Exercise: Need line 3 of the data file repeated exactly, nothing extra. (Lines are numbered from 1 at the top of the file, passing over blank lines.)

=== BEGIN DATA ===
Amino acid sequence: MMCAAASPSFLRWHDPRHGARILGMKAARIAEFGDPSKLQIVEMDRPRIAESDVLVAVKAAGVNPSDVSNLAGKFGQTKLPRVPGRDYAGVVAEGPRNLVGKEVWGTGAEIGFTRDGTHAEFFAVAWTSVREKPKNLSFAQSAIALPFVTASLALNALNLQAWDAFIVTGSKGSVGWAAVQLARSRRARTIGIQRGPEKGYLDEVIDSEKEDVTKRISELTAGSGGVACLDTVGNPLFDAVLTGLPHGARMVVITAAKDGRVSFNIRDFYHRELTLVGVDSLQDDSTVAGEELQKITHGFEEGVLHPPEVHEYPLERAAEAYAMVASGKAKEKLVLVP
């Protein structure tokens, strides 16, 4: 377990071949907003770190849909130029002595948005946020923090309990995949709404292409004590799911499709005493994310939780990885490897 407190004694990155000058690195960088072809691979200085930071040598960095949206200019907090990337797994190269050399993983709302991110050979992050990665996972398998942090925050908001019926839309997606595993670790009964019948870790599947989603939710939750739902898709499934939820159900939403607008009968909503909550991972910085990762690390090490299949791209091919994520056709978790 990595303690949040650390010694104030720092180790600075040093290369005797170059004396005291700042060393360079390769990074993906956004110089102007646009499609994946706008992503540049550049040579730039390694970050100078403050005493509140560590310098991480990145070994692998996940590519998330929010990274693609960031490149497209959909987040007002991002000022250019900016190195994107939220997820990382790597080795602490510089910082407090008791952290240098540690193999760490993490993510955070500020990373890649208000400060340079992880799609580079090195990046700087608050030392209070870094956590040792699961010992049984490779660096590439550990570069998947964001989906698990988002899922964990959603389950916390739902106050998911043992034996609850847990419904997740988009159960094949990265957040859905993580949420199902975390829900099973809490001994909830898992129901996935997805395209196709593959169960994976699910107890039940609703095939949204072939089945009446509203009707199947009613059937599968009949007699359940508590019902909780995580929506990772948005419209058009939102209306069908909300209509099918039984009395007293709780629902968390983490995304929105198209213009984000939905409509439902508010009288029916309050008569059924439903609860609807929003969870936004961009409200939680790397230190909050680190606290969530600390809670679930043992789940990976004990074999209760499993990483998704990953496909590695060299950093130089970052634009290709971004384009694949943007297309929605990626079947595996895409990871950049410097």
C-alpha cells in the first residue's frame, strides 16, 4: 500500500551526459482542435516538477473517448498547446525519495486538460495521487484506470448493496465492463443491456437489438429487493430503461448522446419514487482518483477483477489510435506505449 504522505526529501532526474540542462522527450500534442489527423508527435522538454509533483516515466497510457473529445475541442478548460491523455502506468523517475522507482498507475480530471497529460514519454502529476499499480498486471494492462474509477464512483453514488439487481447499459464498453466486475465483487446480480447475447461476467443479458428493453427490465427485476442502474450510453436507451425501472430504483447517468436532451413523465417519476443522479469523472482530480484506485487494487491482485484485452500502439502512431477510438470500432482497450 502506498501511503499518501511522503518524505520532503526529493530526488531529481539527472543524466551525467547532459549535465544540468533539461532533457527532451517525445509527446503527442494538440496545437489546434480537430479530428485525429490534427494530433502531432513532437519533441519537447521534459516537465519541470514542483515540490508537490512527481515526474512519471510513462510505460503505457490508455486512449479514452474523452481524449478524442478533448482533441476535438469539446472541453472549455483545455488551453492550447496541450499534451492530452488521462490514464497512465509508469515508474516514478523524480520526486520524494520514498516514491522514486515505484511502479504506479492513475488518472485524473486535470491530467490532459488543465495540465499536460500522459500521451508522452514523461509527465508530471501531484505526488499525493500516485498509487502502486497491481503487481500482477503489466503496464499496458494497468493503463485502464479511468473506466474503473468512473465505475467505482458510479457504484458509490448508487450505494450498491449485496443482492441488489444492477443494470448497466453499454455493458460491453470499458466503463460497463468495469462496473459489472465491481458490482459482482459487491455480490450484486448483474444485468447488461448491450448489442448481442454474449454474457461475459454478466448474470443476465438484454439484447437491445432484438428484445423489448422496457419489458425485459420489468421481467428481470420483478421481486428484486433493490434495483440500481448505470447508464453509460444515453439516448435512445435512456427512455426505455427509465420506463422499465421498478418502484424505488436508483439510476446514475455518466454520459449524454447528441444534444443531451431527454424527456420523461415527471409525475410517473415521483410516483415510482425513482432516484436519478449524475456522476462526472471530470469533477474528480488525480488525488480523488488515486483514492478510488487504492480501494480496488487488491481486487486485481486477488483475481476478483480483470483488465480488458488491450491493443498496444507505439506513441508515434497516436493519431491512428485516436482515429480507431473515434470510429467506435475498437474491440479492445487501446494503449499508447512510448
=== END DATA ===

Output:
C-alpha cells in the first residue's frame, strides 16, 4: 500500500551526459482542435516538477473517448498547446525519495486538460495521487484506470448493496465492463443491456437489438429487493430503461448522446419514487482518483477483477489510435506505449 504522505526529501532526474540542462522527450500534442489527423508527435522538454509533483516515466497510457473529445475541442478548460491523455502506468523517475522507482498507475480530471497529460514519454502529476499499480498486471494492462474509477464512483453514488439487481447499459464498453466486475465483487446480480447475447461476467443479458428493453427490465427485476442502474450510453436507451425501472430504483447517468436532451413523465417519476443522479469523472482530480484506485487494487491482485484485452500502439502512431477510438470500432482497450 502506498501511503499518501511522503518524505520532503526529493530526488531529481539527472543524466551525467547532459549535465544540468533539461532533457527532451517525445509527446503527442494538440496545437489546434480537430479530428485525429490534427494530433502531432513532437519533441519537447521534459516537465519541470514542483515540490508537490512527481515526474512519471510513462510505460503505457490508455486512449479514452474523452481524449478524442478533448482533441476535438469539446472541453472549455483545455488551453492550447496541450499534451492530452488521462490514464497512465509508469515508474516514478523524480520526486520524494520514498516514491522514486515505484511502479504506479492513475488518472485524473486535470491530467490532459488543465495540465499536460500522459500521451508522452514523461509527465508530471501531484505526488499525493500516485498509487502502486497491481503487481500482477503489466503496464499496458494497468493503463485502464479511468473506466474503473468512473465505475467505482458510479457504484458509490448508487450505494450498491449485496443482492441488489444492477443494470448497466453499454455493458460491453470499458466503463460497463468495469462496473459489472465491481458490482459482482459487491455480490450484486448483474444485468447488461448491450448489442448481442454474449454474457461475459454478466448474470443476465438484454439484447437491445432484438428484445423489448422496457419489458425485459420489468421481467428481470420483478421481486428484486433493490434495483440500481448505470447508464453509460444515453439516448435512445435512456427512455426505455427509465420506463422499465421498478418502484424505488436508483439510476446514475455518466454520459449524454447528441444534444443531451431527454424527456420523461415527471409525475410517473415521483410516483415510482425513482432516484436519478449524475456522476462526472471530470469533477474528480488525480488525488480523488488515486483514492478510488487504492480501494480496488487488491481486487486485481486477488483475481476478483480483470483488465480488458488491450491493443498496444507505439506513441508515434497516436493519431491512428485516436482515429480507431473515434470510429467506435475498437474491440479492445487501446494503449499508447512510448